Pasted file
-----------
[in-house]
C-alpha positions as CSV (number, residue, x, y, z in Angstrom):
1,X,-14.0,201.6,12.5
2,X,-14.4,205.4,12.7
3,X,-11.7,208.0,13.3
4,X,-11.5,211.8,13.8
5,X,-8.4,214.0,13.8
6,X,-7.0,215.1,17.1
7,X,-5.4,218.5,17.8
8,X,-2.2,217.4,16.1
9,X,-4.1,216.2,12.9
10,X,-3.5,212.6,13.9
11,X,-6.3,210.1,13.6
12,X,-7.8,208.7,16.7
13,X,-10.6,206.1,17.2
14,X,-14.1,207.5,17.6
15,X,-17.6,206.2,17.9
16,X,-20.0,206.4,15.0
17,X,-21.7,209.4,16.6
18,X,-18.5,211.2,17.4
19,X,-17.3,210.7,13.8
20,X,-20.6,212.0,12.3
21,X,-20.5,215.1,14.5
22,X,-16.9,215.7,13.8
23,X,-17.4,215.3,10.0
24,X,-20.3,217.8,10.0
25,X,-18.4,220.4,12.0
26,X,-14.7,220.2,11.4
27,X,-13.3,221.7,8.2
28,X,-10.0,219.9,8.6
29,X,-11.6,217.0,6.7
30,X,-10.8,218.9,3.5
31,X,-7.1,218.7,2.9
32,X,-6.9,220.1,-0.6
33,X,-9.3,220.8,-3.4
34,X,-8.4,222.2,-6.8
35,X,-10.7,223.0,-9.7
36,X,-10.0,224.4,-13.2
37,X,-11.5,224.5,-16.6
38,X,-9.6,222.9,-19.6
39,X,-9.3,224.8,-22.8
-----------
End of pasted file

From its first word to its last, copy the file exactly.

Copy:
[in-house]
C-alpha positions as CSV (number, residue, x, y, z in Angstrom):
1,X,-14.0,201.6,12.5
2,X,-14.4,205.4,12.7
3,X,-11.7,208.0,13.3
4,X,-11.5,211.8,13.8
5,X,-8.4,214.0,13.8
6,X,-7.0,215.1,17.1
7,X,-5.4,218.5,17.8
8,X,-2.2,217.4,16.1
9,X,-4.1,216.2,12.9
10,X,-3.5,212.6,13.9
11,X,-6.3,210.1,13.6
12,X,-7.8,208.7,16.7
13,X,-10.6,206.1,17.2
14,X,-14.1,207.5,17.6
15,X,-17.6,206.2,17.9
16,X,-20.0,206.4,15.0
17,X,-21.7,209.4,16.6
18,X,-18.5,211.2,17.4
19,X,-17.3,210.7,13.8
20,X,-20.6,212.0,12.3
21,X,-20.5,215.1,14.5
22,X,-16.9,215.7,13.8
23,X,-17.4,215.3,10.0
24,X,-20.3,217.8,10.0
25,X,-18.4,220.4,12.0
26,X,-14.7,220.2,11.4
27,X,-13.3,221.7,8.2
28,X,-10.0,219.9,8.6
29,X,-11.6,217.0,6.7
30,X,-10.8,218.9,3.5
31,X,-7.1,218.7,2.9
32,X,-6.9,220.1,-0.6
33,X,-9.3,220.8,-3.4
34,X,-8.4,222.2,-6.8
35,X,-10.7,223.0,-9.7
36,X,-10.0,224.4,-13.2
37,X,-11.5,224.5,-16.6
38,X,-9.6,222.9,-19.6
39,X,-9.3,224.8,-22.8